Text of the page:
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4 hours ago, Ian C said:

I have given up doing logs this year, there is simply no money in logs from arb waste, more cost affective for us to send it off in 27t bulkers, we chip up to 12" anyway so getting rid of the logs will be a bonus, no more running round doing deliveries for peanuts.

that's why you wanted to sell off bulk loads from your yard still 12"seems a waste

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12 hours ago, Ian C said:

I have given up doing logs this year, there is simply no money in logs from arb waste, more cost affective for us to send it off in 27t bulkers, we chip up to 12" anyway so getting rid of the logs will be a bonus, no more running round doing deliveries for peanuts.

Try not charging peanuts. With the cost of roundwood rocketing I would have thought you tree boys are quids in with free (admittedly difficult) wood when firewood firms are paying an arm and a leg for the raw material. If the price of logs has not gone up much yet it wont be long.

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On 24/09/2018 at 18:13, gdh said:

Interestingly I noticed recently that Certainly Wood who are pushing for the new regulations only average 20% on their kiln dried.

It was interesting to watch the nomination and election process for the BSL advisory panel recently.  I have to admit to having a healthy cynicism for such bodies since it will always be the big boys that get a seat at the table to the exclusion / disadvantage of the smaller / independent players.  This will inevitably result in the deck being stacked in favour of the conditions and restrictions which favour them and become increasingly difficult to achieve at the smaller / localised level.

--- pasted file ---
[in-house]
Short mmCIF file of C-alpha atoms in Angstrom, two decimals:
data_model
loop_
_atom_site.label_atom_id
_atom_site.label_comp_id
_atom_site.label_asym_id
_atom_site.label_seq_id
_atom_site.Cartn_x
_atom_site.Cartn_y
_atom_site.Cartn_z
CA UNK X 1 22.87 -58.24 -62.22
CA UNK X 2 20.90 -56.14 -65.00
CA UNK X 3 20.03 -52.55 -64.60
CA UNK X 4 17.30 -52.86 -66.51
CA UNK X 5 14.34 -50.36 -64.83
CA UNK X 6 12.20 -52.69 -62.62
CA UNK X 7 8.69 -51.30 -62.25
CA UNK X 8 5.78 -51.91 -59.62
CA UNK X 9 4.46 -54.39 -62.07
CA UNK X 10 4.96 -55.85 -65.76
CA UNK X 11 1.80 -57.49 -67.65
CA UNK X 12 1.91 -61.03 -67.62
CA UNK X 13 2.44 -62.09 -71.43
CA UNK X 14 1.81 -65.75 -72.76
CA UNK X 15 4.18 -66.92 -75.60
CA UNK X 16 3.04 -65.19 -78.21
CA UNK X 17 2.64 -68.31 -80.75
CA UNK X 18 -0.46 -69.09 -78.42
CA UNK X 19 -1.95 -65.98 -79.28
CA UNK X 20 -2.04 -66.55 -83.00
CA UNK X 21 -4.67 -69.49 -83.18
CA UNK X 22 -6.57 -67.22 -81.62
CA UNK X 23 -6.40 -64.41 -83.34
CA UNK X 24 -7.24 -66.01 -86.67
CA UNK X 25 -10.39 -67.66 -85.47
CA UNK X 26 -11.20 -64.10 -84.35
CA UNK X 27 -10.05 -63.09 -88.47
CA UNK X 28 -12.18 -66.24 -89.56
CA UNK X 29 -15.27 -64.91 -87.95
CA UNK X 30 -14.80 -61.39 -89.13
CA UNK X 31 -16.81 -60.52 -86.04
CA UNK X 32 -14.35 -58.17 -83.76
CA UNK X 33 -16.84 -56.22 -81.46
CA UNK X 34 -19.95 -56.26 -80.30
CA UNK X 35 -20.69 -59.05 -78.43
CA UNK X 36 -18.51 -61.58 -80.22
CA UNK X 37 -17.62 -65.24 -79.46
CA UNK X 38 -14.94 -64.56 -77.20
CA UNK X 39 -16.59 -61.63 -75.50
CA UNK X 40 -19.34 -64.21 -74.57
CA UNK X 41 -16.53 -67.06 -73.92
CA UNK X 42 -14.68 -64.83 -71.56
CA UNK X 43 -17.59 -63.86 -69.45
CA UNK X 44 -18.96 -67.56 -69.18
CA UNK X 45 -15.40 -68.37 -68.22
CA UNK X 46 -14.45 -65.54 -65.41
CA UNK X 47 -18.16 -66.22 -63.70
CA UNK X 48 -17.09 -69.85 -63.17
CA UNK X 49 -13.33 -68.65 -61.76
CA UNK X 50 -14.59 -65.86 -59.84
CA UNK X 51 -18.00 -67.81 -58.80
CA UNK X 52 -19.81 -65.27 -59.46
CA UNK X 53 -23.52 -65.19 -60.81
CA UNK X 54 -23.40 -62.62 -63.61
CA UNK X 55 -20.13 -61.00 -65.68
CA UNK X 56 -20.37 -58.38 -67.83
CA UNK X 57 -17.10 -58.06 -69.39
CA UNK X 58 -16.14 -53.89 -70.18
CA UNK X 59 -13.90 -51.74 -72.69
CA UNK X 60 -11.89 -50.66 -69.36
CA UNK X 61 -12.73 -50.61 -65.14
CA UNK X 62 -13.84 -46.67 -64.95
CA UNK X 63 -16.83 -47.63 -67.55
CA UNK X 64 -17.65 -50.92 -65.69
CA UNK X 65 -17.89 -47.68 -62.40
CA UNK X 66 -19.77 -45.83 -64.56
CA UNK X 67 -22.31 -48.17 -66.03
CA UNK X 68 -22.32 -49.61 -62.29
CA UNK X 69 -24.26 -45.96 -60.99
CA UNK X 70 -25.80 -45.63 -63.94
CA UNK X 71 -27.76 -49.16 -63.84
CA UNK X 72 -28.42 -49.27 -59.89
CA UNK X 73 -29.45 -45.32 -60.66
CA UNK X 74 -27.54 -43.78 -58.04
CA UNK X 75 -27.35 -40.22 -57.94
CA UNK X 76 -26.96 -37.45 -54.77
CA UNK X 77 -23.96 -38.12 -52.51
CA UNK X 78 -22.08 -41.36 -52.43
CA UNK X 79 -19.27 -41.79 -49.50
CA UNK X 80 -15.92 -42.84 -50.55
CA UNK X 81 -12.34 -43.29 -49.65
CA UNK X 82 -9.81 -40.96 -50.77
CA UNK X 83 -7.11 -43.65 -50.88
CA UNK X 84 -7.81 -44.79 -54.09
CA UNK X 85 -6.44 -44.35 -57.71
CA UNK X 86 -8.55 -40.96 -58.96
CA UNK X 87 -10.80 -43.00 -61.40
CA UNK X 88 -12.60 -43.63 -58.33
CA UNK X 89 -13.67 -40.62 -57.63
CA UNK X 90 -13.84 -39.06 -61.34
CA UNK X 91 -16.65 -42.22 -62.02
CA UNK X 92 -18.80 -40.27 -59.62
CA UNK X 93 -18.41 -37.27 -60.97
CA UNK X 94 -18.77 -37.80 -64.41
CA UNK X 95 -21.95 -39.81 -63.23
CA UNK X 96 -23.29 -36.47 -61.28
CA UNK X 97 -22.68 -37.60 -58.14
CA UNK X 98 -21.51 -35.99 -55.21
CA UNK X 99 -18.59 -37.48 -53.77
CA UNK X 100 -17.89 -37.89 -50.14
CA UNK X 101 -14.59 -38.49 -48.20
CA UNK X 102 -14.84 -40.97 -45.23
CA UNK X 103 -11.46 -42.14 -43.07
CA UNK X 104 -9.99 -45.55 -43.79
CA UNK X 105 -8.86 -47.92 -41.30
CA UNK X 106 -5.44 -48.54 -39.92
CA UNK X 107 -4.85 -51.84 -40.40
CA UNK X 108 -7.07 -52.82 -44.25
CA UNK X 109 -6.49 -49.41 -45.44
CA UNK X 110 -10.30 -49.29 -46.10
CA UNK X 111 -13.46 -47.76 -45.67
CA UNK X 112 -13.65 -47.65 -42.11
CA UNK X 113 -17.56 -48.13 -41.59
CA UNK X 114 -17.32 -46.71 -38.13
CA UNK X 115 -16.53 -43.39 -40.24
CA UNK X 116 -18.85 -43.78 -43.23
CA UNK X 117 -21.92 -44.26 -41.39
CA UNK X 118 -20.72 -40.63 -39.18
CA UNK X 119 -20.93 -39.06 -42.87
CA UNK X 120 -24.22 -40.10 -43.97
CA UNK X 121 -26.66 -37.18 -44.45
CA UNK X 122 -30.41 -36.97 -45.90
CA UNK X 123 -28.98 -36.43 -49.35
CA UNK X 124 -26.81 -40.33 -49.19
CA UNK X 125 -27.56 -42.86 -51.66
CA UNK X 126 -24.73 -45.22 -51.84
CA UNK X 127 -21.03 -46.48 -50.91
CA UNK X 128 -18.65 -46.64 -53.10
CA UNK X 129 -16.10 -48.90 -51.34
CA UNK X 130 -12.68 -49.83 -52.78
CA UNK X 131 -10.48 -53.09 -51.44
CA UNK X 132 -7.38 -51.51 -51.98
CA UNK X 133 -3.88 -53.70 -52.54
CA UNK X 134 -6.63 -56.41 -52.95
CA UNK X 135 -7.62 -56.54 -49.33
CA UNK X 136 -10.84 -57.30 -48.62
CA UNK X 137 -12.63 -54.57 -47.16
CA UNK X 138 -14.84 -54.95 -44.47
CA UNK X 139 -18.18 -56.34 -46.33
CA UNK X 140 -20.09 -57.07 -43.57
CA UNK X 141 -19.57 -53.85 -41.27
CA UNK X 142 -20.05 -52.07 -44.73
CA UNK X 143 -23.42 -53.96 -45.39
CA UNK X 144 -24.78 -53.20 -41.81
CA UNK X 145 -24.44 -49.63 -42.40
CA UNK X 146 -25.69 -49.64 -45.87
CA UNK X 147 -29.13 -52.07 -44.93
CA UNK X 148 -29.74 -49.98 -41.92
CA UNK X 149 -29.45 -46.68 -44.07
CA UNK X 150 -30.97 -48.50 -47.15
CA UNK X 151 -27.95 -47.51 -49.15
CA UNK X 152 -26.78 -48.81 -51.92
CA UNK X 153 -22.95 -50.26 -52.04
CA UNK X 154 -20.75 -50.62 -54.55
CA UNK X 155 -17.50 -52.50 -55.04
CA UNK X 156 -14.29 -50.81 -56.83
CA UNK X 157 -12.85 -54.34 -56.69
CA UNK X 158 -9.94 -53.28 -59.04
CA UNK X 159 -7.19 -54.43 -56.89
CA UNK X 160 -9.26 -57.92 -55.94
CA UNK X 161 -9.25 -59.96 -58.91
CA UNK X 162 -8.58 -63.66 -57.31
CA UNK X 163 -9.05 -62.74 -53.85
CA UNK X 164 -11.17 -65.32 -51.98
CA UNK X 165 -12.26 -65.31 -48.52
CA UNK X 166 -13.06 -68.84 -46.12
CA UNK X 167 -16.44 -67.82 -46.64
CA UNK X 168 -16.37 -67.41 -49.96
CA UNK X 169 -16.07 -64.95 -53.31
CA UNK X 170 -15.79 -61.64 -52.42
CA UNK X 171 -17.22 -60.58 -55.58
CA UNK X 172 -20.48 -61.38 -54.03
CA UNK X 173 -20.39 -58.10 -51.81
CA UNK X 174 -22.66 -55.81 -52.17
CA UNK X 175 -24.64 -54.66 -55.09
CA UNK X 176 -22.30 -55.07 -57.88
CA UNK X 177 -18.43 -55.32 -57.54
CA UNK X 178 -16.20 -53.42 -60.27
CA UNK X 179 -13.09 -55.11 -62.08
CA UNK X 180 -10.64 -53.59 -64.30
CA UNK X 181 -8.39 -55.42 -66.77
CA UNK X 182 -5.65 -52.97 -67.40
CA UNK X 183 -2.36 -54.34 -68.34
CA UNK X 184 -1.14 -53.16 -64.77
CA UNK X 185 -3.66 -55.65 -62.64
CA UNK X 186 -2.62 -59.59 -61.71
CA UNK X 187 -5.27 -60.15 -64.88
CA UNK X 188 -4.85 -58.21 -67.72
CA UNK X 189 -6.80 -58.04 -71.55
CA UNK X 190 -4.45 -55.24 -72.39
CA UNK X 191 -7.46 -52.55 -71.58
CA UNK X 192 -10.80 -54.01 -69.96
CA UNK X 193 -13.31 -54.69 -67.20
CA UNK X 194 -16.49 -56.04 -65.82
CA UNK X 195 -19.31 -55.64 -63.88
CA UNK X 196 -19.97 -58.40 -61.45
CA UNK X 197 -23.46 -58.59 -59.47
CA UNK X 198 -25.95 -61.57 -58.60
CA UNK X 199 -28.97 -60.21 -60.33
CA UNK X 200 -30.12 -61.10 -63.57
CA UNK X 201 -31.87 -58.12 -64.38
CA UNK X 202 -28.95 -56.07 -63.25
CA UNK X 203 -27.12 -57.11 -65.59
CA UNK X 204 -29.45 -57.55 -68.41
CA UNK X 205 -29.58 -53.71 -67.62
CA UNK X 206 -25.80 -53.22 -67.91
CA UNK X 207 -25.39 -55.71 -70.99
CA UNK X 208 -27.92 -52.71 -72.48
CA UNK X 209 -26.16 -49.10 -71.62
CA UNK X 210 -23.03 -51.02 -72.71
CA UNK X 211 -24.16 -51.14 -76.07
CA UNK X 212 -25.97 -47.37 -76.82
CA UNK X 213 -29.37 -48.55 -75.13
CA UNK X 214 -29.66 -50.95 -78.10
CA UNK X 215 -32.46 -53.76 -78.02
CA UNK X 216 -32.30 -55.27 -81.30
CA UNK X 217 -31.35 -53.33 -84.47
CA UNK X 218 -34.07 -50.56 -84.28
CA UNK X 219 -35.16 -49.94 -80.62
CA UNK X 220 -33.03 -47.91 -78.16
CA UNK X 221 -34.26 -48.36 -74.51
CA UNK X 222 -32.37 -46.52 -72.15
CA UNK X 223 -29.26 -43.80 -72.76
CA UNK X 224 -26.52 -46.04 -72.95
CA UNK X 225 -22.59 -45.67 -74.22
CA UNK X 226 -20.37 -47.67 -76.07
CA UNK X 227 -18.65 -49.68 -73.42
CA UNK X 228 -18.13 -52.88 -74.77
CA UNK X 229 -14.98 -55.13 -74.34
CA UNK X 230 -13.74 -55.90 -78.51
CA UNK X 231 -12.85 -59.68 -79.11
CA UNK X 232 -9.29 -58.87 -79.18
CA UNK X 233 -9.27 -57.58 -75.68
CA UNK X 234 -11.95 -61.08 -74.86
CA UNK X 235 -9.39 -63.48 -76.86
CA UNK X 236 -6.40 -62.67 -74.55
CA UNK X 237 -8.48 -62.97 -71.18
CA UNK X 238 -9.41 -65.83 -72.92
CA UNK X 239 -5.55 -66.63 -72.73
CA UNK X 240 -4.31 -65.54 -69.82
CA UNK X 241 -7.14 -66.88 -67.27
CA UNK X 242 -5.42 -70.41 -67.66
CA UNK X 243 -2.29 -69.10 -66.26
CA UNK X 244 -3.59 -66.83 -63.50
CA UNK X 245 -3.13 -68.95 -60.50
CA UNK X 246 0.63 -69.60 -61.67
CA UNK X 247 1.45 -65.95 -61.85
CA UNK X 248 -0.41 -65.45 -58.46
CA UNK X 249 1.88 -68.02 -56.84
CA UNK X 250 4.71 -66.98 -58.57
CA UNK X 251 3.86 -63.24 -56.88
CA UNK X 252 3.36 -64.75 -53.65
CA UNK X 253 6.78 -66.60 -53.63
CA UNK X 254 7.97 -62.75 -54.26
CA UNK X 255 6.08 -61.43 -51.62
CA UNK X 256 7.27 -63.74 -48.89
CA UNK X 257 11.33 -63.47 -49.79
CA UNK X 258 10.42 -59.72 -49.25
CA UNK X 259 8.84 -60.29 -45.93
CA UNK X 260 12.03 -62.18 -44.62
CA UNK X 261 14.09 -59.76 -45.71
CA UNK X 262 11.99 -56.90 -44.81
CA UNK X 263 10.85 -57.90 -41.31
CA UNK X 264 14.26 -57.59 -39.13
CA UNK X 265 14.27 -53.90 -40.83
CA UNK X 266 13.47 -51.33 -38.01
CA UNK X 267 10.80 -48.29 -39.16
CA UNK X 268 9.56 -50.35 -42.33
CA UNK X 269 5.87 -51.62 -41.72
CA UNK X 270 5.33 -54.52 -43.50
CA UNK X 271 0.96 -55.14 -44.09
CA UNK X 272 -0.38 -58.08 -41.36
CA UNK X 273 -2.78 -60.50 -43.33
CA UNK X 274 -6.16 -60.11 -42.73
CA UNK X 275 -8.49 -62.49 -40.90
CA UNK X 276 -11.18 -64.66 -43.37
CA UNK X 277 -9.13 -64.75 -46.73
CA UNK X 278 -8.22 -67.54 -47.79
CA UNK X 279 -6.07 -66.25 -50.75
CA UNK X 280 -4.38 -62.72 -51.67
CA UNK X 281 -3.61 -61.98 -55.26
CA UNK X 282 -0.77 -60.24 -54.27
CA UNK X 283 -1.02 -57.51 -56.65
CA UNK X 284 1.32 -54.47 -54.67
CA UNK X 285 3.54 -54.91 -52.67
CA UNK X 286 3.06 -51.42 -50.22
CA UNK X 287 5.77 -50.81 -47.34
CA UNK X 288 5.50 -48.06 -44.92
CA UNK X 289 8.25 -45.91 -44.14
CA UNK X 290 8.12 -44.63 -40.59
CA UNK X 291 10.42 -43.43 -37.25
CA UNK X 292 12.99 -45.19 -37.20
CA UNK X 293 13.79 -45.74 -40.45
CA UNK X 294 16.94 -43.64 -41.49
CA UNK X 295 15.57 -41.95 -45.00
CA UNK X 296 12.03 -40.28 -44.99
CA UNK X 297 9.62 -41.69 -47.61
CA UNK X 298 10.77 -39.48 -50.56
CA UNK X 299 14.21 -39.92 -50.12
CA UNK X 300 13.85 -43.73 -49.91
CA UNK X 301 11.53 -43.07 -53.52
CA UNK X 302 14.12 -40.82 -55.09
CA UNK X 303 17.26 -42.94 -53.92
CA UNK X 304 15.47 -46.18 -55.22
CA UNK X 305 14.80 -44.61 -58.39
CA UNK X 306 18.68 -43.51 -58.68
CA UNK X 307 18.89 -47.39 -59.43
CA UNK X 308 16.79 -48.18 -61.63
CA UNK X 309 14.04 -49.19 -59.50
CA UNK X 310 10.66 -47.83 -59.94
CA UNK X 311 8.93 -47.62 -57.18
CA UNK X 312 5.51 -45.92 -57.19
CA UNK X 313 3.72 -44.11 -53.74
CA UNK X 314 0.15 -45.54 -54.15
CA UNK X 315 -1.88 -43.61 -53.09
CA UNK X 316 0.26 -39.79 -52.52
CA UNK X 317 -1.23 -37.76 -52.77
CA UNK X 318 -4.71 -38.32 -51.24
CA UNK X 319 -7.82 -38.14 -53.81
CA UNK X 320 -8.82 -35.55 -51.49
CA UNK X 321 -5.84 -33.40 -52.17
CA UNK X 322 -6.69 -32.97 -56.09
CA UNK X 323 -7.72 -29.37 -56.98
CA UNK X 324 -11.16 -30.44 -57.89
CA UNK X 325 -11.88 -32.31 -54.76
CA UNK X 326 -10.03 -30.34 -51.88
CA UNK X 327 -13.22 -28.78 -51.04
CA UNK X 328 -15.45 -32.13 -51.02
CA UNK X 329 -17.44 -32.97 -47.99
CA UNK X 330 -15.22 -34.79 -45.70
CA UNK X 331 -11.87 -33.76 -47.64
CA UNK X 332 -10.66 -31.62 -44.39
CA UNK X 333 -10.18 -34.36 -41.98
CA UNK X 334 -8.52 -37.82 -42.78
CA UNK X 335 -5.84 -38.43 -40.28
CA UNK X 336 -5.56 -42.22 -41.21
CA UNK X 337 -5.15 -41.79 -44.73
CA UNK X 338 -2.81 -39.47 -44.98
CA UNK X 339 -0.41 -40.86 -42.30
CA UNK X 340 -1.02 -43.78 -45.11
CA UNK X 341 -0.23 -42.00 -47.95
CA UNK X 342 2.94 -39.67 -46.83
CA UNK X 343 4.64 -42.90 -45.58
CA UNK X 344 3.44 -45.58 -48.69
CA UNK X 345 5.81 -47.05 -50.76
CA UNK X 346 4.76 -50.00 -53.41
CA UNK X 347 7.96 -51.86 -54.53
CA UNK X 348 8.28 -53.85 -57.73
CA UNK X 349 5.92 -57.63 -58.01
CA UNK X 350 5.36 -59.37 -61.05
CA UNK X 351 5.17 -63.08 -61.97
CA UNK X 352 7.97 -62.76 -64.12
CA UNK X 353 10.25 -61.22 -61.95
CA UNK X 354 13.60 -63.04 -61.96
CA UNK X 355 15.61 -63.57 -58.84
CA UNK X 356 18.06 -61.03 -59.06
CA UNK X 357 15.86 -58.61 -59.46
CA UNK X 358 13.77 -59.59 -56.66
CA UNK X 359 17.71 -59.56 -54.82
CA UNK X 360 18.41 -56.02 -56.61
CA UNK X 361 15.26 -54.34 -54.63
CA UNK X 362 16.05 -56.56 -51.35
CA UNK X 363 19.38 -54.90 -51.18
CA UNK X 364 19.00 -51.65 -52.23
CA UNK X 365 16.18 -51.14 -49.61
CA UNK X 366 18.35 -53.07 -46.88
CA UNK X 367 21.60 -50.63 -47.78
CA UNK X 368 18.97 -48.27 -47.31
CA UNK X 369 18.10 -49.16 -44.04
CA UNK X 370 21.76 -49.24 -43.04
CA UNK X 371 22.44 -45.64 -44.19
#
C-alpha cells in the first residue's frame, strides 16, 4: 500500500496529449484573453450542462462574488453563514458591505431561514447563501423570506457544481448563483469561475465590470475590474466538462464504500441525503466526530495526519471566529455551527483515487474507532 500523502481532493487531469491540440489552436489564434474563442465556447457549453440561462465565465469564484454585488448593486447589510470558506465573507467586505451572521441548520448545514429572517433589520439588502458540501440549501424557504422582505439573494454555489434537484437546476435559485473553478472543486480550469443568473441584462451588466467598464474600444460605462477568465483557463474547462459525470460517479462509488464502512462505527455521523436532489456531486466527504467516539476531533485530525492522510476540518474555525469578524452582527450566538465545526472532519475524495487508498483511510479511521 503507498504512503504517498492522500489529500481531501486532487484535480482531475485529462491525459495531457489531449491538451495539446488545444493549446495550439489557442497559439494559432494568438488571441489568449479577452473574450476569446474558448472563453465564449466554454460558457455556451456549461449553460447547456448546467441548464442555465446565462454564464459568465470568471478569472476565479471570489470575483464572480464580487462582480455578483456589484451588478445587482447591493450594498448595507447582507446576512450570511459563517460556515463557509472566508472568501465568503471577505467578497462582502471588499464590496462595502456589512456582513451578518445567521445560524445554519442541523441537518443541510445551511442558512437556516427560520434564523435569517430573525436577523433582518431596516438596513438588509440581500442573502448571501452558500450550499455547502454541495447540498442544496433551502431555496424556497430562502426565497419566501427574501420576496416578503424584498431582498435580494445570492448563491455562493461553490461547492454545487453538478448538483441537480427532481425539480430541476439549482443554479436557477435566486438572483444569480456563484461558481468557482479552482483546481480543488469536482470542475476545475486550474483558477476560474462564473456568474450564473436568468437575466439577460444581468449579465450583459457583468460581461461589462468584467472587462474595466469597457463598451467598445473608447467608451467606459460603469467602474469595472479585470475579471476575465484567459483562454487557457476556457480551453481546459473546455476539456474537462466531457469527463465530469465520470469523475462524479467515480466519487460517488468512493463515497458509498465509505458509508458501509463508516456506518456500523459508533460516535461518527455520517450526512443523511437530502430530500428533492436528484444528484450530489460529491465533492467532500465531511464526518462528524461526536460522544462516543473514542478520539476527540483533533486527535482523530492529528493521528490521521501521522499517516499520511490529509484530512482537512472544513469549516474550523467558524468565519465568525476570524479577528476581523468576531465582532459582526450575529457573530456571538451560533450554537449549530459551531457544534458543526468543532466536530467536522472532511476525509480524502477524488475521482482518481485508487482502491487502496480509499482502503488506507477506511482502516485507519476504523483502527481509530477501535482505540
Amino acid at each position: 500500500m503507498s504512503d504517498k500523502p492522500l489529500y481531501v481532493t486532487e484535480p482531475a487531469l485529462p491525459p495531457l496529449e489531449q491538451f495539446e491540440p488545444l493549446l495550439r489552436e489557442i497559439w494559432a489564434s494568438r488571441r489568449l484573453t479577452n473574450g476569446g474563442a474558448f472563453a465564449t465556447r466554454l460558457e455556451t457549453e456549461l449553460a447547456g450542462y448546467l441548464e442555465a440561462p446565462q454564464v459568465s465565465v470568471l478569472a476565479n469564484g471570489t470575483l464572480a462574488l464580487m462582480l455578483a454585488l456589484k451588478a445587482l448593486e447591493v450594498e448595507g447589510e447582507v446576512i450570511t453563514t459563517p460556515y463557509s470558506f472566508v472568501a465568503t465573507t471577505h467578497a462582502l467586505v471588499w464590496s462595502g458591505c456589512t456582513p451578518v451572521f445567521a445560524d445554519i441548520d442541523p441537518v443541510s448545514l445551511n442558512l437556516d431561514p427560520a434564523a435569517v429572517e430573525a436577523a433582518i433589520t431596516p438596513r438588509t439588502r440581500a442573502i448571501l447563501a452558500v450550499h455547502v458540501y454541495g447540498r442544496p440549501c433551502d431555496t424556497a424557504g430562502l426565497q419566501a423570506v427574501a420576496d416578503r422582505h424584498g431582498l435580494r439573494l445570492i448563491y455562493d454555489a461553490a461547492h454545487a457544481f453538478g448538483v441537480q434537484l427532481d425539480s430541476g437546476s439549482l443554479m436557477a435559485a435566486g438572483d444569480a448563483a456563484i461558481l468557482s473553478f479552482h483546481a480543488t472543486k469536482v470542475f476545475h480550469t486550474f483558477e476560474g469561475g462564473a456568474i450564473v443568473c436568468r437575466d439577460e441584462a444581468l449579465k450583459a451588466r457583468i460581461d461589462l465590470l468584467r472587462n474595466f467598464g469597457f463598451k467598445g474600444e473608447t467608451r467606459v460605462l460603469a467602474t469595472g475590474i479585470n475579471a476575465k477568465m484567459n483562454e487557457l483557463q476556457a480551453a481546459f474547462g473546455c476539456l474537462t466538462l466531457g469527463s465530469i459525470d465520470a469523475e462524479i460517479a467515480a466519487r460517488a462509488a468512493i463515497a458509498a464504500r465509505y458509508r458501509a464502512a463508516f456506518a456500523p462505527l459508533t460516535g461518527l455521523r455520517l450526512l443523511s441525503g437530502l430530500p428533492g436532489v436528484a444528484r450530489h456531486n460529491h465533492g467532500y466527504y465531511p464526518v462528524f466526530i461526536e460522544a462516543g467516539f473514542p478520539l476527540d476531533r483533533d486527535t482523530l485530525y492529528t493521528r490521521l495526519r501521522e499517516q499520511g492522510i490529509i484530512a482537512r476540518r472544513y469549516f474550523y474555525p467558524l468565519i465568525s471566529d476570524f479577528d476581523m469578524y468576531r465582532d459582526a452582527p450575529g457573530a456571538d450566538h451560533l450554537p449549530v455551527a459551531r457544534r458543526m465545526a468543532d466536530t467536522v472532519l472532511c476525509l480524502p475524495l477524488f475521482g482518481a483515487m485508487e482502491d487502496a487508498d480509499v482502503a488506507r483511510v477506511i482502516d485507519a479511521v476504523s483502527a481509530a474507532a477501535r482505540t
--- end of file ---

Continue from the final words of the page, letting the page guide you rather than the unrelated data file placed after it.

To hell with it, they'll never stop rural folk from burning wood and they'll never be in a position to monitor the product effectively (at the smaller / local level.) 

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1 hour ago, Woodworks said:

Try not charging peanuts. With the cost of roundwood rocketing I would have thought you tree boys are quids in with free (admittedly difficult) wood when firewood firms are paying an arm and a leg for the raw material. If the price of logs has not gone up much yet it wont be long.

To be honest I have worked it out and to make it worh doing I need 120 a cube min, there shit loads round here doing dumpy bags for 40 quid, theres no way I will sell them at £120 a cube.

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8 hours ago, daveatdave said:

that's why you wanted to sell off bulk loads from your yard still 12"seems a waste

yep, all be going, I get more for woodchip than I do for timber! messing round with arb waste for logs is time consuming and were too busy to even look at logs.